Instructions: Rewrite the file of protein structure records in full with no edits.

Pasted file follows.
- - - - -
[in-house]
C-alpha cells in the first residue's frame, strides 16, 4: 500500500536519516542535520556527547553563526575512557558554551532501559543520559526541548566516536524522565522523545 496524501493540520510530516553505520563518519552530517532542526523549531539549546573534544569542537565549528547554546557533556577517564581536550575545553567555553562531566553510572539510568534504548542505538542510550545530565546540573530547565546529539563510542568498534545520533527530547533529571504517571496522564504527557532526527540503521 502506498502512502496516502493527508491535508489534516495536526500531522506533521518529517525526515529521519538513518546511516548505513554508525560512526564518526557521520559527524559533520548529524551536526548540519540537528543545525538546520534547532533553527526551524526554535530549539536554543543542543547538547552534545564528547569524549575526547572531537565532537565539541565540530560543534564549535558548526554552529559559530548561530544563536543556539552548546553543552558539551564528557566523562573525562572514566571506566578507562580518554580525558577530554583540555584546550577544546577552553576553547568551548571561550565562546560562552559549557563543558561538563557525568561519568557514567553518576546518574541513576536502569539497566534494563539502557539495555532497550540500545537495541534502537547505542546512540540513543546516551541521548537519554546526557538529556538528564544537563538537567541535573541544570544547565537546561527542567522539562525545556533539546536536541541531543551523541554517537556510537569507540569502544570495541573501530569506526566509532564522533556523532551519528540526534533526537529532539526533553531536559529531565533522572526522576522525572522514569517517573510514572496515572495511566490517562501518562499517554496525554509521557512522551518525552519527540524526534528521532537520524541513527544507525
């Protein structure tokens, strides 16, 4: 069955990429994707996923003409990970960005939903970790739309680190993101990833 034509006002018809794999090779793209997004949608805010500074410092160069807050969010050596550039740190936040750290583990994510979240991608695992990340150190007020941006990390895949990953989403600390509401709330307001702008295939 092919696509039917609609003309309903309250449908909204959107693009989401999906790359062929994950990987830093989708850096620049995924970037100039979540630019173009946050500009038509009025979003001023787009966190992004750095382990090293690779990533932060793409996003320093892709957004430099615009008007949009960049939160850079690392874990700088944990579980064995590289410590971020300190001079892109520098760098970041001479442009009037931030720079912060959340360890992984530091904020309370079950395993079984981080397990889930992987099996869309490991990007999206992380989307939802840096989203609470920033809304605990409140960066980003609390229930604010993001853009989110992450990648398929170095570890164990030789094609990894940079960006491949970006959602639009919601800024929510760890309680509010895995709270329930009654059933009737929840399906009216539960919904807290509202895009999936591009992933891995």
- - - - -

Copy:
[in-house]
C-alpha cells in the first residue's frame, strides 16, 4: 500500500536519516542535520556527547553563526575512557558554551532501559543520559526541548566516536524522565522523545 496524501493540520510530516553505520563518519552530517532542526523549531539549546573534544569542537565549528547554546557533556577517564581536550575545553567555553562531566553510572539510568534504548542505538542510550545530565546540573530547565546529539563510542568498534545520533527530547533529571504517571496522564504527557532526527540503521 502506498502512502496516502493527508491535508489534516495536526500531522506533521518529517525526515529521519538513518546511516548505513554508525560512526564518526557521520559527524559533520548529524551536526548540519540537528543545525538546520534547532533553527526551524526554535530549539536554543543542543547538547552534545564528547569524549575526547572531537565532537565539541565540530560543534564549535558548526554552529559559530548561530544563536543556539552548546553543552558539551564528557566523562573525562572514566571506566578507562580518554580525558577530554583540555584546550577544546577552553576553547568551548571561550565562546560562552559549557563543558561538563557525568561519568557514567553518576546518574541513576536502569539497566534494563539502557539495555532497550540500545537495541534502537547505542546512540540513543546516551541521548537519554546526557538529556538528564544537563538537567541535573541544570544547565537546561527542567522539562525545556533539546536536541541531543551523541554517537556510537569507540569502544570495541573501530569506526566509532564522533556523532551519528540526534533526537529532539526533553531536559529531565533522572526522576522525572522514569517517573510514572496515572495511566490517562501518562499517554496525554509521557512522551518525552519527540524526534528521532537520524541513527544507525
């Protein structure tokens, strides 16, 4: 069955990429994707996923003409990970960005939903970790739309680190993101990833 034509006002018809794999090779793209997004949608805010500074410092160069807050969010050596550039740190936040750290583990994510979240991608695992990340150190007020941006990390895949990953989403600390509401709330307001702008295939 092919696509039917609609003309309903309250449908909204959107693009989401999906790359062929994950990987830093989708850096620049995924970037100039979540630019173009946050500009038509009025979003001023787009966190992004750095382990090293690779990533932060793409996003320093892709957004430099615009008007949009960049939160850079690392874990700088944990579980064995590289410590971020300190001079892109520098760098970041001479442009009037931030720079912060959340360890992984530091904020309370079950395993079984981080397990889930992987099996869309490991990007999206992380989307939802840096989203609470920033809304605990409140960066980003609390229930604010993001853009989110992450990648398929170095570890164990030789094609990894940079960006491949970006959602639009919601800024929510760890309680509010895995709270329930009654059933009737929840399906009216539960919904807290509202895009999936591009992933891995």